Tuberculosis . The high incidence of tuberculosis was also attributed to both the freedom and hypersexuality of blacks and was seen as a harbinger of their eventual extinction. However, during the antebellum period, tuberculosis was thought of as a white disease. Susan Craddock, in City of Plagues: Disease, Poverty and Deviance in San Francisco (1997), states that specifically it was a disease of standing, associated with the upper and artistic classes. Tuberculosis was transformed into a black disease only after the “quarantine effect” of slavery was removed.
In the segregated South, black female domestic workers were targeted in particular as disease vectors for tuberculosis. It was generally accepted that they infected whites (in most cases their employers) as a result of their daily movement between black and white worlds. Black women were targeted not only because of their mobility in and out of white households but also because of the stereotypes about black female hypersexuality. Whites considered black women as “naturally promiscuous” and depicted them as seducers of “innocent white boys.” Their bodies were receptacles for dangerous germs, including venereal diseases and tuberculosis. As such, they were considered a threat to white society.
Throughout the nineteenth and early twentieth centuries, medical research was constantly focused on determining whether tuberculosis assumed a unique form in the Negro. During the 1830s, U.S. physicians such as Louis Yandell (1831) published articles in medical journals about “Negro consumption,” “struma Africana,” and “Negro poisoning.” As indicated by the terms, doctors argued that this form of consumption was specific to blacks and was a more acute type than that found among whites. During the Civil War, black Union Army soldiers were subjected to batteries of tests and measurements to the end of identifying disease susceptibilities. The results of this study indicated that Negroes had an inferior lung capacity to whites. According to Hunt (1869), the Negro had a smaller “tropical lung” that could not function adequately in temperate climates. Although initial comparative research on Negro and white lungs was inconclusive, the inferior lung theory persisted into the twentieth century.
Researchers were also preoccupied with the possibility of isolating characteristics of susceptibility in the population. In keeping with the exploration of the “Negro problem,” these inquiries were made to the end of identifying how Negroes, now uncomfortably situated within U.S. society, were beings different from whites. The issues of Negro increase or decline in the population and the prospects of race mixing were also in the forefront of the minds of scientists. Whites were worried about the proximity of a race considered to be a vector for disease.
Research on tuberculosis gained renewed fervor in the wake of emancipation, as rates among Negroes increased. Marion Torchia, in “Tuberculosis Among Negroes: Medical Research on a Racial Disease, 1830– 1950” (1977), states that the statistics on Negro mortality from tuberculosis factored heavily in the prediction of Negro extinction. As with discussions of syphilis, emancipation allowed blacks to fall into immoral living habits resulting in a decline in their vital capacity and an increase in their susceptibility. However, some scholars (e.g., Holmes 1937) countered this logic by emphasizing consideration of socioeconomic factors in the prevalence of the disease. Others pointed out the misinterpretation of mortality statistics, arguing that results showed that Negro deaths from consumption fluctuated according to population density.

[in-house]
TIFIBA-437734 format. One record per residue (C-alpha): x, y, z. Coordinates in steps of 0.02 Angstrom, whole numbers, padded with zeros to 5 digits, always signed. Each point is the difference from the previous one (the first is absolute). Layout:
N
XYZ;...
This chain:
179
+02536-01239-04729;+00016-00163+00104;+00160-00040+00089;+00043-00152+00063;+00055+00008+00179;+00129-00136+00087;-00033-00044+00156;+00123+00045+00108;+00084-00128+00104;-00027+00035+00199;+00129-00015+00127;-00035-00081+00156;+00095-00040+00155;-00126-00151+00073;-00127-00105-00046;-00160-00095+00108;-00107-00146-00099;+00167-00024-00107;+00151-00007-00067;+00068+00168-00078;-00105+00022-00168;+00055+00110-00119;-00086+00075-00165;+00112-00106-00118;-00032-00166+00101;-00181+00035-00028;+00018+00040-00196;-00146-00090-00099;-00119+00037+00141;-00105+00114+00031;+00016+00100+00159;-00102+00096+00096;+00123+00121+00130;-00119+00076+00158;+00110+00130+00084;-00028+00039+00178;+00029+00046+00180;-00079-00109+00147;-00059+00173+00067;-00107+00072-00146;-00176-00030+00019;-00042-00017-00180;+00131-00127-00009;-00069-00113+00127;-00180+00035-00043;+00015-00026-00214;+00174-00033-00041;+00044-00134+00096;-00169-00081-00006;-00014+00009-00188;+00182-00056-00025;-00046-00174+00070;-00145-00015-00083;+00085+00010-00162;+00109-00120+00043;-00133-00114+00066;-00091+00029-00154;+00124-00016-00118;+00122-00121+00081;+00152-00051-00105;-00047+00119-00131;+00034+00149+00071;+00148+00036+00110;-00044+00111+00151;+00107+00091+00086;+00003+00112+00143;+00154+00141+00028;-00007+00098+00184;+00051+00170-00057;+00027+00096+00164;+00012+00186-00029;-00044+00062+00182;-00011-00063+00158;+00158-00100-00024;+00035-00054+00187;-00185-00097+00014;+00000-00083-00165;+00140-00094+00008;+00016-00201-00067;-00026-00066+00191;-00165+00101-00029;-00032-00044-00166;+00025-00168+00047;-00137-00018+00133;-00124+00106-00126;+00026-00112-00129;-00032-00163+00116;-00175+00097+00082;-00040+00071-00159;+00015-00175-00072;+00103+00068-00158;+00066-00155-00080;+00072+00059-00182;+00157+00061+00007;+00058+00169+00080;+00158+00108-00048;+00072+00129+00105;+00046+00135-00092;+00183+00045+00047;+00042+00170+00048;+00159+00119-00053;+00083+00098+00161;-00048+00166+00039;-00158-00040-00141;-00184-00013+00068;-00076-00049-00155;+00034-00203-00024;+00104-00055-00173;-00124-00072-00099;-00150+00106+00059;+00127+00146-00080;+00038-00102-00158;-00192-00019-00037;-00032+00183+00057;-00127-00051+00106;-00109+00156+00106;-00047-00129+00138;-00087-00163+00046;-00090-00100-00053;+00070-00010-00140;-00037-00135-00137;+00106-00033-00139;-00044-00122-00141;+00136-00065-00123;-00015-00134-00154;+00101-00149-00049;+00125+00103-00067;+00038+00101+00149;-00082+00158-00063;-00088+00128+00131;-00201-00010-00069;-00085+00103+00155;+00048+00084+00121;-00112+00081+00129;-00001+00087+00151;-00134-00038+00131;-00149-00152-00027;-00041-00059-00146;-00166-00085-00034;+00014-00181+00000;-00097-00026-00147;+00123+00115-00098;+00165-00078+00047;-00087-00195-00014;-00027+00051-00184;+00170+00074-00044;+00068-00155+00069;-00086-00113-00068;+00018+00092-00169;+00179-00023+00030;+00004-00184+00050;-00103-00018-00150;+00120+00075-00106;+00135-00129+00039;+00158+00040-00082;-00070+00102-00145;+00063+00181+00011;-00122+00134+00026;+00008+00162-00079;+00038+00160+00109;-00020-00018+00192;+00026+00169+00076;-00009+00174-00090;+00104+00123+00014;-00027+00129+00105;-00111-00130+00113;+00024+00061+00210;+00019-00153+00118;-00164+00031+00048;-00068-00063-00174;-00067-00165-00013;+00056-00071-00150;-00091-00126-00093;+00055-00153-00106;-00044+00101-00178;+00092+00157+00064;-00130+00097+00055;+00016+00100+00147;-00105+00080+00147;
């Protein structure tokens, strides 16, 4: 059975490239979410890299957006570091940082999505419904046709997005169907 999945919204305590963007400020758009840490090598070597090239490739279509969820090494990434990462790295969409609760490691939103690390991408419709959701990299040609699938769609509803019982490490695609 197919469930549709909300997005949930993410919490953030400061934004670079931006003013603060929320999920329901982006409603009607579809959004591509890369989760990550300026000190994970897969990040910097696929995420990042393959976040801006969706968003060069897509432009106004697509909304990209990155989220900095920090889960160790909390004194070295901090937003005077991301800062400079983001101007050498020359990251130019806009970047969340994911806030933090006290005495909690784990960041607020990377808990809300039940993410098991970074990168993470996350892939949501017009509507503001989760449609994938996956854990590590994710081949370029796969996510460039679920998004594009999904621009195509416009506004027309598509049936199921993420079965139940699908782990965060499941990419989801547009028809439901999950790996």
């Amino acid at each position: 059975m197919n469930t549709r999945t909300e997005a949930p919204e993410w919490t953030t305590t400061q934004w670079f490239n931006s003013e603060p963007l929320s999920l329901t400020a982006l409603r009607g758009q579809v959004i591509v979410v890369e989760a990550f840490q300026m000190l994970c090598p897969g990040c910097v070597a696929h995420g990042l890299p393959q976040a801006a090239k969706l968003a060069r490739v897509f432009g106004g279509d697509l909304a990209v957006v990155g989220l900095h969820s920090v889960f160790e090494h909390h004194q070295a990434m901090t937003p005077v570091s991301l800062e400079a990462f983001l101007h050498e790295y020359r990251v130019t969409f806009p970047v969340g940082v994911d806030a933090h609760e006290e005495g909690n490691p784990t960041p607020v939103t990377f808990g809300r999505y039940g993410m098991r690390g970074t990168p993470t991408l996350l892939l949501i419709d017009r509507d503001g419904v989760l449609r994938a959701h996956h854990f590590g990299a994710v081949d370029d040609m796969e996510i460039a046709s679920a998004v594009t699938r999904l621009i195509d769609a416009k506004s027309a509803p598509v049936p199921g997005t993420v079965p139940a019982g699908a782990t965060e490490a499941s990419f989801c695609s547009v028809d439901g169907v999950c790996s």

Research on Negro susceptibility to tuberculosis fell out of popularity in the late 1930s. By the 1950s, racial studies of tuberculosis were deemed particularly suspect in light of racial integration initiatives and the role that antibiotics played in nearly eradicating the disease.
Sickle Cell Anemia. Sickle cell anemia was first discovered in 1910. The disease was recognized as a Mendelian dominant disorder specific to African Americans. Therefore, it could be spread by an individual parent who carried the trait to her or his offspring. As with the other diseases discussed, this perception of heredity and the nature of the disease reflected concerns about race mixing and the general dangers of associating with Negroes brought about by emancipation. By 1925, cases of sickle cell in whites were being reported in medical journals. Rather than leading to a broader conceptualization of the disease as affecting multiple races, these cases confirmed that the disease could be spread through miscegenation: “Its occurrence depends entirely on the presence of Negro blood, even in extremely small amounts it appears that the sine qua non for the occurrence of sickle cell anemia is the presence of a strain, even remote, of Negro blood” (“Sickle Cell Anemia” 1947, p. 33).
Keith Wailoo, in “Genetic Marker of Segregation: Sickle Cell Anemia, Thalassemia and Racial Ideology in American Medical Writing, 1920–1950” (1996), states that in the 1910s and 1920s, the development of methods to identify individuals with blood that had the potential or tendency to sickle led to statistically tying sickling to race. Physicians became heavily engaged in research to confirm that sickle cell anemia was specific to the Negro. This included sampling the blood of hundreds of individuals as well as studies of individual families. Again, because of the detection of sickling among whites, attention turned to investigating this particular problem.